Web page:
– Trials for drugs that clearly don’t work or are unsafe would be ended, rather than continued or re-run with different endpoints until the sponsoring company ultimately implodes.
    – In exchange for free trials, pharma companies would require permission to export their patented material (including exporting manufacture). This would be done as a standard contract rather than a law, with room for both sides to negotiate the details if necessary.
    – The NIH would require that a country pay a flat fee to help support the cost of development of a drug. After that fee is paid (by the country, by the company or waived as part of an aid package), the company is allowed to sell there.
    – If the company disagrees with the results of an NIH trial then they are free to pay for their own trials. They are also free to pay for their own trials from the beginning, just as they are today.
    – Funding to support this activity would come partly as a discount for all drugs purchased by medicare/medicaid and partly as a tax on new drugs that expires along with the patent (or after a set period for new generics or compound formulations).

    Some people think that government is always inefficient, yet those same people think that mergers lead to improved efficiency by eliminating redundancy. You can’t have both. I submit that centralizing the practice of clinical trials under a government organization would improve efficiency, safety and reliability. Funding for this massive endeavor would come from the industry as a whole; one way to do it might be an industry organization with dues, while another might be a combination of medicare discounts, new drug taxes and export fees.

    There are many advantages to this approach other than cost. Trials would be conducted in a standardized way. All data would be stored in one place and accessible to researchers. Volunteers would only need to sign up once and would be offered a variety of studies for which they are suitable. Reliability problems with third-party providers (some might choose to say outright fraud) would be eliminated. Tests would be performed at cost and would be subject to statistical analysis to verify their reliability. Promising candidates would be pursued even when the sponsoring company could not have afforded a suitable trial; this could even reduce the incidence of companies spending outrageous sums for candidates at phase 1 or 2 only to lose their shirts when the candidate fails in phase 3. Beyond that, drug candidates which are the product of government-funded research would now have a path to clinical trials and beyond without involving for-profit companies; these efforts could end up with the government and the researcher or university in joint ownership of patent over new drugs that could then be sold cheaply or be held in reserve (such as new last-resort antibiotics). Startups with promising candidates but not enough cash for trials would be able to push their candidates further through the process; rather than early buy-outs with sometimes outrageous dollar signs they could focus on developing an actual product and decide to join with an established pharma on more even terms later for help with distribution. This in particular, a way out of the startup lottery game, could be a significant force for improving the quality of work from startups and getting more quality drug candidates into the pipeline instead of focusing on hype and headlines in hopes of a massive early payoff.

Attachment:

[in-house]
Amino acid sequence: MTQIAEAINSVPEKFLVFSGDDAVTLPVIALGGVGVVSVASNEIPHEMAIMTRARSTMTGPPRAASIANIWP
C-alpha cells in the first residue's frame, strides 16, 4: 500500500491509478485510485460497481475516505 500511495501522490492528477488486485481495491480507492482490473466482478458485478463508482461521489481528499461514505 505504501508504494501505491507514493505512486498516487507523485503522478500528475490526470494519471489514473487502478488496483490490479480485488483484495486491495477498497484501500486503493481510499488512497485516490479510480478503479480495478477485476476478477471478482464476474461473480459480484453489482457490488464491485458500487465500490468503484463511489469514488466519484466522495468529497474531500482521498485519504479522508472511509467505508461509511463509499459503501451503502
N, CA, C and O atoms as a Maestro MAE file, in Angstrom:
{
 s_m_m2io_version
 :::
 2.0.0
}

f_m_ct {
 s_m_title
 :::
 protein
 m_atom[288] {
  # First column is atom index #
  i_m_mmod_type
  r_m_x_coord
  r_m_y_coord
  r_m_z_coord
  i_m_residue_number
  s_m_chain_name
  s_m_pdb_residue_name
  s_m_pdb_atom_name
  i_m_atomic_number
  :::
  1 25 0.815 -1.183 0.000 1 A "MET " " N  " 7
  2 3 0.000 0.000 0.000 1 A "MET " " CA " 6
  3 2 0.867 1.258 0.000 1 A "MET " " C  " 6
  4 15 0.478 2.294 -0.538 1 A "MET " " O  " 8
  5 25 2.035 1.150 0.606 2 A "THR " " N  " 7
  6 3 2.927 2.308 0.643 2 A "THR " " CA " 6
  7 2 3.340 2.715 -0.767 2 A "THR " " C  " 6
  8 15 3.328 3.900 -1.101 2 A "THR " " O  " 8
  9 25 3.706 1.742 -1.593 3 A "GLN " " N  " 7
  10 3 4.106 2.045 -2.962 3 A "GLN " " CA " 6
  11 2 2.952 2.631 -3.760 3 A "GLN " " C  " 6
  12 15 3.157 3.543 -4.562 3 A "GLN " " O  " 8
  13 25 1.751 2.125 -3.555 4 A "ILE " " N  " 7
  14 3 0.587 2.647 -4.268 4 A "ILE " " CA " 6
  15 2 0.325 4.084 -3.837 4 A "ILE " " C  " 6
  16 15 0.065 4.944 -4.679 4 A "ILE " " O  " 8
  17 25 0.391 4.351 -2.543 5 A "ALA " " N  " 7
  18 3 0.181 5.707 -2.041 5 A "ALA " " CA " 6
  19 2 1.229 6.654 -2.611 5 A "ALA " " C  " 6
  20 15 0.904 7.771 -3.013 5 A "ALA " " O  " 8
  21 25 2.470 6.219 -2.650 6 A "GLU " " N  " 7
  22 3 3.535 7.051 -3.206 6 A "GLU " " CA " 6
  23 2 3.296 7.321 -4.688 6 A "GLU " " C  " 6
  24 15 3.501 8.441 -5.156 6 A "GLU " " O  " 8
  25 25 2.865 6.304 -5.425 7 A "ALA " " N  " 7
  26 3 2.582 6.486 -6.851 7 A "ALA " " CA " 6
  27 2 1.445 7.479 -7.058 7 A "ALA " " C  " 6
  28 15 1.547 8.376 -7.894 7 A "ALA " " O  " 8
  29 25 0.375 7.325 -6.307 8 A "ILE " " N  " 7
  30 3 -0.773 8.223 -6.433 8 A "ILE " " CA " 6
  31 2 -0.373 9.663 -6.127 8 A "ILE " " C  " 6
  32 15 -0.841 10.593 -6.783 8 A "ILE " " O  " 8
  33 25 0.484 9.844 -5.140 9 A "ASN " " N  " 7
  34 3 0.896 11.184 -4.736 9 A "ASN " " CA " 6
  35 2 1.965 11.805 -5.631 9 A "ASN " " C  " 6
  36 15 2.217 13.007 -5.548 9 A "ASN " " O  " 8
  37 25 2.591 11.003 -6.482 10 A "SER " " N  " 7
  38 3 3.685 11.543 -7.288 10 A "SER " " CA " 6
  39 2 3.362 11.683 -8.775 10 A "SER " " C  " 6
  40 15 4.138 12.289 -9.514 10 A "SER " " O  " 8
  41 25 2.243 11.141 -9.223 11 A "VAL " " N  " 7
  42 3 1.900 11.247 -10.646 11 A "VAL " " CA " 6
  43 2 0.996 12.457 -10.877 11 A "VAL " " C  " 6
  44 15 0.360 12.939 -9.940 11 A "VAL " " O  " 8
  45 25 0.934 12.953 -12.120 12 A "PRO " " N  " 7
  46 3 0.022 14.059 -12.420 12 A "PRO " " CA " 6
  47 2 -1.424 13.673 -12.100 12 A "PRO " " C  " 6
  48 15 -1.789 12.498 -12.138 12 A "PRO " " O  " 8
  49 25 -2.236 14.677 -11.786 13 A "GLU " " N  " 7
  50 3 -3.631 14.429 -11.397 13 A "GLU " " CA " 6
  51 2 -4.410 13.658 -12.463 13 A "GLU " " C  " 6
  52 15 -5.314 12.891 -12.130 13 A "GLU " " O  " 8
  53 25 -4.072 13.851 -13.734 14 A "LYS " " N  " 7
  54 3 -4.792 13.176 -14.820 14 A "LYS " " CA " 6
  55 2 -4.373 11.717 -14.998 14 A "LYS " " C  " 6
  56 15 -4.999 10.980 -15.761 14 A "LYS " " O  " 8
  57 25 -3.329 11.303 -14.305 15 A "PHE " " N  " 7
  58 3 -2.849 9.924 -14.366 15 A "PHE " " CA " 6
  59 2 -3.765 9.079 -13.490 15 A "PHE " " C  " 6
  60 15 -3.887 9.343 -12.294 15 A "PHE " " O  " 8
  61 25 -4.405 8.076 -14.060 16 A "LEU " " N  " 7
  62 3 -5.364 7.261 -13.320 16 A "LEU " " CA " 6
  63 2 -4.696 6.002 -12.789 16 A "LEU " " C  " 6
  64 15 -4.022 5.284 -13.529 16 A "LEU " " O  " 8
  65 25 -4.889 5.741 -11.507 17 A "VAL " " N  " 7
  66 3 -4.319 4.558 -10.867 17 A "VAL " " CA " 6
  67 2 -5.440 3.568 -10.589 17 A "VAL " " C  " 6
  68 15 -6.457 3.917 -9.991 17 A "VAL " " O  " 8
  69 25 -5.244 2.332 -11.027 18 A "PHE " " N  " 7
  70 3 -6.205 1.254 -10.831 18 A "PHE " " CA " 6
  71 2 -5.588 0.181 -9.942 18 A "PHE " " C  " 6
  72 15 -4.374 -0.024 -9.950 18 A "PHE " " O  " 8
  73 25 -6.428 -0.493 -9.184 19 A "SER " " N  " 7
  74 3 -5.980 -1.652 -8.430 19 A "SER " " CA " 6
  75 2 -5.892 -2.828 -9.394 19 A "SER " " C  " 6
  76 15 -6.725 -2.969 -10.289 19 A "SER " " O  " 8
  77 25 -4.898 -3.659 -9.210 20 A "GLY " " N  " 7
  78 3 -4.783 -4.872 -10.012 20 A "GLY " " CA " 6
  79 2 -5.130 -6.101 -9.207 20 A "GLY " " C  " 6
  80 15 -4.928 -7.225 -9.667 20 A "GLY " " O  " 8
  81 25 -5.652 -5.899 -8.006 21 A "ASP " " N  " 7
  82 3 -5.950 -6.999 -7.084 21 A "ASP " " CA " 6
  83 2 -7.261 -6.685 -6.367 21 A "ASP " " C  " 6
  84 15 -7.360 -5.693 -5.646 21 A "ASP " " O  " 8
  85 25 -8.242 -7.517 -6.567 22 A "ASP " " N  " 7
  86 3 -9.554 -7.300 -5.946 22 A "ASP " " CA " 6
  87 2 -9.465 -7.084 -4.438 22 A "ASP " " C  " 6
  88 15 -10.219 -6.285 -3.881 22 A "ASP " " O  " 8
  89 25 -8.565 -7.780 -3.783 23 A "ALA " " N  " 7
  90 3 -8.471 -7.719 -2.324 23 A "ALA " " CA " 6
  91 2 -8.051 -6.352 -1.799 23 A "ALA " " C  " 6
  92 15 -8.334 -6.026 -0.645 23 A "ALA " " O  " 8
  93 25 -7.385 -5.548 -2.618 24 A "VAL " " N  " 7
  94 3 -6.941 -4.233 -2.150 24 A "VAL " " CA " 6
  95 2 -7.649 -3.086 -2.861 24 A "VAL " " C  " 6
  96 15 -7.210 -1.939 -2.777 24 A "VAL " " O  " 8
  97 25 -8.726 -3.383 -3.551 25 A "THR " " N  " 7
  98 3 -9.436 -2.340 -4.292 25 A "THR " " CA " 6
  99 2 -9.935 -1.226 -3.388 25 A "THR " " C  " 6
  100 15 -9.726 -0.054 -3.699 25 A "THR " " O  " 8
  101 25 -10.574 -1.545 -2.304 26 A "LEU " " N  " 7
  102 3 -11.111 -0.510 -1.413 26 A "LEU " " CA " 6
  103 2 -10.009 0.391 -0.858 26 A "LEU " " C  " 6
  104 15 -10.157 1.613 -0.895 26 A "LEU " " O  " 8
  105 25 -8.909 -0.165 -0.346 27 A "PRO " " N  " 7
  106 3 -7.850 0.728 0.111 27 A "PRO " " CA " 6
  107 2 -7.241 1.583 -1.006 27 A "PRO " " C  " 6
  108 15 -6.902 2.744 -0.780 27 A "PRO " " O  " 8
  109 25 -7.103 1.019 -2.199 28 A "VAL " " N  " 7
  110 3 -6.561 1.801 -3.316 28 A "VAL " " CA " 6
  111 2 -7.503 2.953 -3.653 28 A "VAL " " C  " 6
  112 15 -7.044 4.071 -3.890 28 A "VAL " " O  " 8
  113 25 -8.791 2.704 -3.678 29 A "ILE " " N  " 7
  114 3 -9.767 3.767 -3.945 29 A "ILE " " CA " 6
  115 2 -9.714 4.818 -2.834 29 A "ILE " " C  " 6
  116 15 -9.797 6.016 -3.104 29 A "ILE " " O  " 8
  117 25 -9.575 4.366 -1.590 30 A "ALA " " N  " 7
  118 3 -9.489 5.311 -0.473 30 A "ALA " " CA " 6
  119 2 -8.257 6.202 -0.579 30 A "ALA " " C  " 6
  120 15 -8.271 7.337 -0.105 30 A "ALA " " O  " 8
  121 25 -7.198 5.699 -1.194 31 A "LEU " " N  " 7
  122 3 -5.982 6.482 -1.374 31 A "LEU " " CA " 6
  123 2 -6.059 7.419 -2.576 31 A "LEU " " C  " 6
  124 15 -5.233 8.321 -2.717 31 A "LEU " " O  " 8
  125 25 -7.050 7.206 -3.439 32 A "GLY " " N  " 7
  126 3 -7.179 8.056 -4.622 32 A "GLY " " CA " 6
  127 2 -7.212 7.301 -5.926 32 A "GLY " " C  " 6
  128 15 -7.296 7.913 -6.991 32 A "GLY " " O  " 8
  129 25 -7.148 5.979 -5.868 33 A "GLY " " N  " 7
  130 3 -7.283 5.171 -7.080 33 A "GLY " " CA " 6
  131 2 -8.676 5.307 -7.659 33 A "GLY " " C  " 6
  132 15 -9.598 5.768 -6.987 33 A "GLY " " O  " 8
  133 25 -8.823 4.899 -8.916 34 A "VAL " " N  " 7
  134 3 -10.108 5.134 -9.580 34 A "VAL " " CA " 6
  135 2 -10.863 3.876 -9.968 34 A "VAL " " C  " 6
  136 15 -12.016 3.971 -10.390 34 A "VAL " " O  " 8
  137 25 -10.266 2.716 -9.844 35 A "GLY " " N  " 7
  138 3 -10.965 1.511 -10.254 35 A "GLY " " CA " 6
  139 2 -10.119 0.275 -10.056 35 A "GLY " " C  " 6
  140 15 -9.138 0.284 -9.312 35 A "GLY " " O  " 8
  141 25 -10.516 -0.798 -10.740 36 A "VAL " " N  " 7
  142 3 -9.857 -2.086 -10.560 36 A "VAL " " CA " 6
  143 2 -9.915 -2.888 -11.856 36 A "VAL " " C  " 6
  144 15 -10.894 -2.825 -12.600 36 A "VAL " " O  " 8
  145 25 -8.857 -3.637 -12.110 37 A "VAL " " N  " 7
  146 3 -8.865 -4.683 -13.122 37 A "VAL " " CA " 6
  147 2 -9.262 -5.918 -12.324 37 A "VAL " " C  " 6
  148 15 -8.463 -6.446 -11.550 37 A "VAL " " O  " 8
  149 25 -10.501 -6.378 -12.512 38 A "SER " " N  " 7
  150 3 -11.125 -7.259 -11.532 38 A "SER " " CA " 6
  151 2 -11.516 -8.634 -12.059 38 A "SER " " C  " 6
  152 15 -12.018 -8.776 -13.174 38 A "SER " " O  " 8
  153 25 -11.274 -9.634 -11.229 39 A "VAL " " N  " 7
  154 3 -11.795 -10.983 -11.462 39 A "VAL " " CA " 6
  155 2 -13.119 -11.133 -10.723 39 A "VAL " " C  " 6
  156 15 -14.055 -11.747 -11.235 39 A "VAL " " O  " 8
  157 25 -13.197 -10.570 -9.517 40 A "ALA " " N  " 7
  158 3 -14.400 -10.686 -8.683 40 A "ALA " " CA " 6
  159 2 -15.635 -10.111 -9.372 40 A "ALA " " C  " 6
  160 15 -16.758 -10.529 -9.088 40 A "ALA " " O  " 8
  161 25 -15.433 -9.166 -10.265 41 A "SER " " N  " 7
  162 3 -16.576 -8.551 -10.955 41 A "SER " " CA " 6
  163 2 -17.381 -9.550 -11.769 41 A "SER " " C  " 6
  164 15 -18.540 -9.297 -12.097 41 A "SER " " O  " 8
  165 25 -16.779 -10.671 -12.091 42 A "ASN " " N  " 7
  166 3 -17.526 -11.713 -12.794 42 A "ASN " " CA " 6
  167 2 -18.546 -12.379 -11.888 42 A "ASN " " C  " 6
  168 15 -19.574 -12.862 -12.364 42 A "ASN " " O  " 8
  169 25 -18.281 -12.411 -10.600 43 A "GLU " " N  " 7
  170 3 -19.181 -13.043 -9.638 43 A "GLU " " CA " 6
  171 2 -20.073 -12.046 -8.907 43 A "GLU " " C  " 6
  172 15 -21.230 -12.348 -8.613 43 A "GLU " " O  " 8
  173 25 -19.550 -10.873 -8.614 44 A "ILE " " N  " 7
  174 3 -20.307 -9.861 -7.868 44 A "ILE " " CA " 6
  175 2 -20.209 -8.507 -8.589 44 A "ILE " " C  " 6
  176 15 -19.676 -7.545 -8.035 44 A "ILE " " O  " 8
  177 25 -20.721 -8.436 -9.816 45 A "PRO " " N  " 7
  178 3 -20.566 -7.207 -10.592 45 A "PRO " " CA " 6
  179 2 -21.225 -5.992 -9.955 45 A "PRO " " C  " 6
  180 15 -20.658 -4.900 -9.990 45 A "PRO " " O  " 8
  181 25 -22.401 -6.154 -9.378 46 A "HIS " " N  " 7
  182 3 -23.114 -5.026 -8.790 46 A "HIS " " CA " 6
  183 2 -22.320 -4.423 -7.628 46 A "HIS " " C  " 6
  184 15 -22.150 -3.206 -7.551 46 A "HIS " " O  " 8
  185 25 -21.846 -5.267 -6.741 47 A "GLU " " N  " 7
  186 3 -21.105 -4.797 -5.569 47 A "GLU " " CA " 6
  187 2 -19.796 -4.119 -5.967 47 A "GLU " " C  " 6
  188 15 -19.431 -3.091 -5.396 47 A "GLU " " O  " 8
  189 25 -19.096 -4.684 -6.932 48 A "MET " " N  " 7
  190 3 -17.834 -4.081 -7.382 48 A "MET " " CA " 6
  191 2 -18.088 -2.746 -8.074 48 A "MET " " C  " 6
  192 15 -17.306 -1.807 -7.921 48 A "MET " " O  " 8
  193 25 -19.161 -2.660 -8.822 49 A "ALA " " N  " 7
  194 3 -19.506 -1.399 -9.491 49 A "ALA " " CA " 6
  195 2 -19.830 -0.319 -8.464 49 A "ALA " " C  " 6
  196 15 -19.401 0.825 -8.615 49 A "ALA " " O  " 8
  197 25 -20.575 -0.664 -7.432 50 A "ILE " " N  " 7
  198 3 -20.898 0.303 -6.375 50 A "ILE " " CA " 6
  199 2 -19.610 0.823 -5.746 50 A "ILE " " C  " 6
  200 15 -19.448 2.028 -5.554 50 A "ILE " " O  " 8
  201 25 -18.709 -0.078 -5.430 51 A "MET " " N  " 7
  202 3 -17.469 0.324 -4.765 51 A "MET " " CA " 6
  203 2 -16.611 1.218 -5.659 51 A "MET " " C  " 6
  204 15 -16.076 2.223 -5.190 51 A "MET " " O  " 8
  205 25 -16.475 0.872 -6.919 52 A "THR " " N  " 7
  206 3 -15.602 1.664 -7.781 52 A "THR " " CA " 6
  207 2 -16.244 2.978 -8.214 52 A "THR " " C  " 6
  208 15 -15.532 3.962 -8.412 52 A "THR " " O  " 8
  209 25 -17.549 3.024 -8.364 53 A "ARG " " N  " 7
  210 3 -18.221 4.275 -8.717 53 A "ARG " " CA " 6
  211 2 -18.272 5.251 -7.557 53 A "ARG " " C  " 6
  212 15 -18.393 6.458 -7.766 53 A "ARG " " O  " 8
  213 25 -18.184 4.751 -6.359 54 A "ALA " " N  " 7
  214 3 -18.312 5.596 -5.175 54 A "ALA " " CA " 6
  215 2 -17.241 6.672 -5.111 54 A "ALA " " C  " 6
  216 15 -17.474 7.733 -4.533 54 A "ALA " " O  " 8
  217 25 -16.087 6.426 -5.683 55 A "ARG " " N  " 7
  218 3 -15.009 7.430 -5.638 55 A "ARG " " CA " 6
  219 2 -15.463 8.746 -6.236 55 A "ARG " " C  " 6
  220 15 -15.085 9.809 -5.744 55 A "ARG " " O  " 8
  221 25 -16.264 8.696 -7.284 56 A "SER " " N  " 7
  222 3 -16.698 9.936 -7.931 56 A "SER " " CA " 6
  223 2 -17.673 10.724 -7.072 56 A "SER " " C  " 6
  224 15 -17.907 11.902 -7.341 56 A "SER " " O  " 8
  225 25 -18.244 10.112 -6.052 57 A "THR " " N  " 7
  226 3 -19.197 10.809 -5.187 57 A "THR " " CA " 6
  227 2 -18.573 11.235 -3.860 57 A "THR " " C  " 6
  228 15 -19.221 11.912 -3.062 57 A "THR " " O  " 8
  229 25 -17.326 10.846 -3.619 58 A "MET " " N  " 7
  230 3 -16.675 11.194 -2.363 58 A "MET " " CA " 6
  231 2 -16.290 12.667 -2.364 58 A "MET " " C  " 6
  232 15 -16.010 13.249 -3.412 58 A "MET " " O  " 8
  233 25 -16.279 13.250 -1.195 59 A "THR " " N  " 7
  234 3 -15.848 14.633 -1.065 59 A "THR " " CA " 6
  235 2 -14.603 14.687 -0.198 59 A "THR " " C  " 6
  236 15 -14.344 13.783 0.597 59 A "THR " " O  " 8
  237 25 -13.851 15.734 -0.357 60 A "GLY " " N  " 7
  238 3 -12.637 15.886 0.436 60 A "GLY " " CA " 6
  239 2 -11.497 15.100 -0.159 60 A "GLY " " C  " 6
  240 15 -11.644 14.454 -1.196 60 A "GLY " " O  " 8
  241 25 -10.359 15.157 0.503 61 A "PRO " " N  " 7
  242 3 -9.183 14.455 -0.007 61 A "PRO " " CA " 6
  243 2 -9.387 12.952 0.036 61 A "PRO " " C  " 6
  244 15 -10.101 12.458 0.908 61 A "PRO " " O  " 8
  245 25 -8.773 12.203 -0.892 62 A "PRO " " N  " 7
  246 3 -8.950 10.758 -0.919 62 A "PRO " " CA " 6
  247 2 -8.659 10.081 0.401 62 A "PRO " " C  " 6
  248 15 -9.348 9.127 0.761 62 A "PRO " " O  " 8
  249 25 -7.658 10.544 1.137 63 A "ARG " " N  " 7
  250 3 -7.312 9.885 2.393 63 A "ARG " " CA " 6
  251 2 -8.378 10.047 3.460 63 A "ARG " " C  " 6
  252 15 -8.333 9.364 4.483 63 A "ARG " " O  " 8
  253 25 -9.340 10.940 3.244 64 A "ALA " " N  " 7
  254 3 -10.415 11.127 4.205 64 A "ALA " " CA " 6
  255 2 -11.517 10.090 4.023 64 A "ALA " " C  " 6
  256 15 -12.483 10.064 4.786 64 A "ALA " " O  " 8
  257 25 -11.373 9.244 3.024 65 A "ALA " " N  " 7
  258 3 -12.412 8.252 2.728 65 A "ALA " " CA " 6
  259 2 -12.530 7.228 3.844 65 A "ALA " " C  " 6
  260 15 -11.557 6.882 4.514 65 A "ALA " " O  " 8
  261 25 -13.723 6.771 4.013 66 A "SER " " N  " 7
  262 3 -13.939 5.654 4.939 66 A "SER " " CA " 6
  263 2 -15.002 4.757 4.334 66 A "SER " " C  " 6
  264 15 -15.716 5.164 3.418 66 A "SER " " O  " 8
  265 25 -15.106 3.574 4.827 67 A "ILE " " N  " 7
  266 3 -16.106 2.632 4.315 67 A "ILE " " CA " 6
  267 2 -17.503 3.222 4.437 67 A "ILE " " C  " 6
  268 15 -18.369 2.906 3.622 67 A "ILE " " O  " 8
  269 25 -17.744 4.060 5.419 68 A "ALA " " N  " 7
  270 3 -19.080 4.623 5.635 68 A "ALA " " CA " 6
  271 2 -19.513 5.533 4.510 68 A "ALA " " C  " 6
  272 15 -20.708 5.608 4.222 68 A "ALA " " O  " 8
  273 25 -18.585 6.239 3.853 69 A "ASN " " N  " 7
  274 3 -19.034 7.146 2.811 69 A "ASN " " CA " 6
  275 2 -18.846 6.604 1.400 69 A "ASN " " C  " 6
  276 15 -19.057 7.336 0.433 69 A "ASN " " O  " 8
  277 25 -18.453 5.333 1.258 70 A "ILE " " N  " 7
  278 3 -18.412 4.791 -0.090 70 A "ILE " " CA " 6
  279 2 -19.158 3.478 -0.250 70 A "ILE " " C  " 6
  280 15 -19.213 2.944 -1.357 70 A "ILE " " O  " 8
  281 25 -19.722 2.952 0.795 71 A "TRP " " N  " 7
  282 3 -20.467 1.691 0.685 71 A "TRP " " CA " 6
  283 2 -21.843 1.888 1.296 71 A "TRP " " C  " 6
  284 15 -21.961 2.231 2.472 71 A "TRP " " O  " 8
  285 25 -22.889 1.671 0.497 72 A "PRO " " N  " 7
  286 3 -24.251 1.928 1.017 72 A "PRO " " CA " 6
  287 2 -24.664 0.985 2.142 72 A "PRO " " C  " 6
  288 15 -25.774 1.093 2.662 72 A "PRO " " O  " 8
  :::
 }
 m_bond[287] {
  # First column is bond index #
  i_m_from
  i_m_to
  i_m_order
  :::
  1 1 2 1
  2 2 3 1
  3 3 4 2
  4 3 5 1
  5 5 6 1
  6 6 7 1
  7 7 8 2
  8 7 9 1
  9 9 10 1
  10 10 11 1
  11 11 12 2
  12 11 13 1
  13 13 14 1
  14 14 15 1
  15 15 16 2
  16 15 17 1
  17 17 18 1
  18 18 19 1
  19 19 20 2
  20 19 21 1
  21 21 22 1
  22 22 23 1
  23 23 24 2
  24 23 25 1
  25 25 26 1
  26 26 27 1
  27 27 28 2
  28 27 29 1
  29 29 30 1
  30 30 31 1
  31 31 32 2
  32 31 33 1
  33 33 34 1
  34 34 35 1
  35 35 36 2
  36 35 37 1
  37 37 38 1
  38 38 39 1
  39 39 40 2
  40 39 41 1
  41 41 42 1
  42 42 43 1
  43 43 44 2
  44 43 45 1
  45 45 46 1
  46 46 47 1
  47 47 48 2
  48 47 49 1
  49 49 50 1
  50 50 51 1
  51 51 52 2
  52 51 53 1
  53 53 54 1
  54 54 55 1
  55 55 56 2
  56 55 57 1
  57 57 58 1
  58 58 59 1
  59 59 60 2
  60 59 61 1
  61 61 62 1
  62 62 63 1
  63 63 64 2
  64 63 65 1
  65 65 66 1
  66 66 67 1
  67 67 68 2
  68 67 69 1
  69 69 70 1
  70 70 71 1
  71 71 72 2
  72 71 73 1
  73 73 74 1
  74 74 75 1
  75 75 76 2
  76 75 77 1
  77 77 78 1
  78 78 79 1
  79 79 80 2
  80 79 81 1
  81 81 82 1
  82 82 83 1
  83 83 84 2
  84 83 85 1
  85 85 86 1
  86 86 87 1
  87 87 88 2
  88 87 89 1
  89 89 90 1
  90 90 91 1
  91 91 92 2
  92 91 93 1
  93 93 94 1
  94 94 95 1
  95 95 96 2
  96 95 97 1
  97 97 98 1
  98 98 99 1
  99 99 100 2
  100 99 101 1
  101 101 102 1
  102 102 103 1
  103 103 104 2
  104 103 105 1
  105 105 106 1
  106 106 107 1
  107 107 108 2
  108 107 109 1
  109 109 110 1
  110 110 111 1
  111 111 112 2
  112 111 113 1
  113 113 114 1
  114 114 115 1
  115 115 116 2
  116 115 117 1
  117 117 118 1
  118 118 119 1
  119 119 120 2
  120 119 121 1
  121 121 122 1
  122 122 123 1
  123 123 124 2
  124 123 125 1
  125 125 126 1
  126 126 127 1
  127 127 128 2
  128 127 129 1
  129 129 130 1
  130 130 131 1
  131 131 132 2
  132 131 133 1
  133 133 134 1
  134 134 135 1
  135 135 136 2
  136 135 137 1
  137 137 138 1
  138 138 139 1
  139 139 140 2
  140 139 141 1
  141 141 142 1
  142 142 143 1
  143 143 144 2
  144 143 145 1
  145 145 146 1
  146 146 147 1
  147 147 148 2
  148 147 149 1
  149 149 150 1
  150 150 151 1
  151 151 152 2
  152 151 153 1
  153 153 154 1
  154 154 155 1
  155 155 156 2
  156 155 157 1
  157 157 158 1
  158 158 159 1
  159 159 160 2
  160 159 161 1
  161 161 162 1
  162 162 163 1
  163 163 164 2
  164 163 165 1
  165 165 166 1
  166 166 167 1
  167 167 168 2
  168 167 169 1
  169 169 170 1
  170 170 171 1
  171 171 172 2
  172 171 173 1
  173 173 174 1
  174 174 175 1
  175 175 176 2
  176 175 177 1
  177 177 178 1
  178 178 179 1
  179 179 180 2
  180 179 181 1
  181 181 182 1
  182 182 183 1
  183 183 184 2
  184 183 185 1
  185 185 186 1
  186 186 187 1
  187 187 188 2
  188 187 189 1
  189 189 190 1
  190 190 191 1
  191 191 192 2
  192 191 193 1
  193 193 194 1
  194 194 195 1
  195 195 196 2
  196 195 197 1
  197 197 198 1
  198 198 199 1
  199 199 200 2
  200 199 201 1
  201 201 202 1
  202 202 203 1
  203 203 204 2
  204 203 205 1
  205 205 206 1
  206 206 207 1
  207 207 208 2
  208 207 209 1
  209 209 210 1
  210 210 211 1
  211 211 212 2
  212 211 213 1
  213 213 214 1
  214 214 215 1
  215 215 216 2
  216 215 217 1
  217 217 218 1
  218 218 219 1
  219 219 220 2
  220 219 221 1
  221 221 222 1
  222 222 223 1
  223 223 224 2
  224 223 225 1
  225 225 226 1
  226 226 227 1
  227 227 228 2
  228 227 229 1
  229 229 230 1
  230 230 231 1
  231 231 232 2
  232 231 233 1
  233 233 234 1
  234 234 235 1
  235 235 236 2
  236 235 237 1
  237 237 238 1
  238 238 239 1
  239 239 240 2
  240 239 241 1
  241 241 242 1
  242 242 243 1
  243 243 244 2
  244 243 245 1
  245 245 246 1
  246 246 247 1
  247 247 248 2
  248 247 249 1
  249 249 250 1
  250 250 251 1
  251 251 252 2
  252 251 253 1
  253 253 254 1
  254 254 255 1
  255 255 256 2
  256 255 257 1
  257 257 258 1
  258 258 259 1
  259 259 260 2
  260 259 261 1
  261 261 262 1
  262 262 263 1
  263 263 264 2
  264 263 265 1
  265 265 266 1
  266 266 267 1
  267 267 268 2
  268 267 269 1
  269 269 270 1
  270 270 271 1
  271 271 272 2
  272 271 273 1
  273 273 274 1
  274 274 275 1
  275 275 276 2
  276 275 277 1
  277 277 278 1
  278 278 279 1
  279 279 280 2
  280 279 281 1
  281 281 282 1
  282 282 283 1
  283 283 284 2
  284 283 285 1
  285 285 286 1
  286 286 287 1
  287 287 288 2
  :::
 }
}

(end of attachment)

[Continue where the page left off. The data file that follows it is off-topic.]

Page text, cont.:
There would be problems. People working in third-party clinical trial companies would lose jobs. Some of them would shift to new positions in the agency. I’d like to think that negotiating for US manufacturing of drugs could make up some or all of that number with different jobs in the US, but that is not guaranteed. Politically speaking it would be a divisive issue with strong Republican opposition and lukewarm Democratic support. Internationally speaking it means the US government would suddenly be in a position of power over foreign medical programs; this would almost certainly be used to reward allies and punish enemies in addition to extracting funds for further research. Even though direct costs to patients should go down it’s not guaranteed to reduce costs overall. Because of the standardized nature of the program, some types of ‘long-shot’ or rule-violating molecules may not make the cut for testing; care must be taken to avoid prejudice and address molecules on the merits.

  17. Anon says:

    So wait. Pharma has not optimized drug prices in Norway because of drug prices in the U.S.? These seem like independent variables in different markets. I expect Pharma is charging much closer to what the market will bear than you think.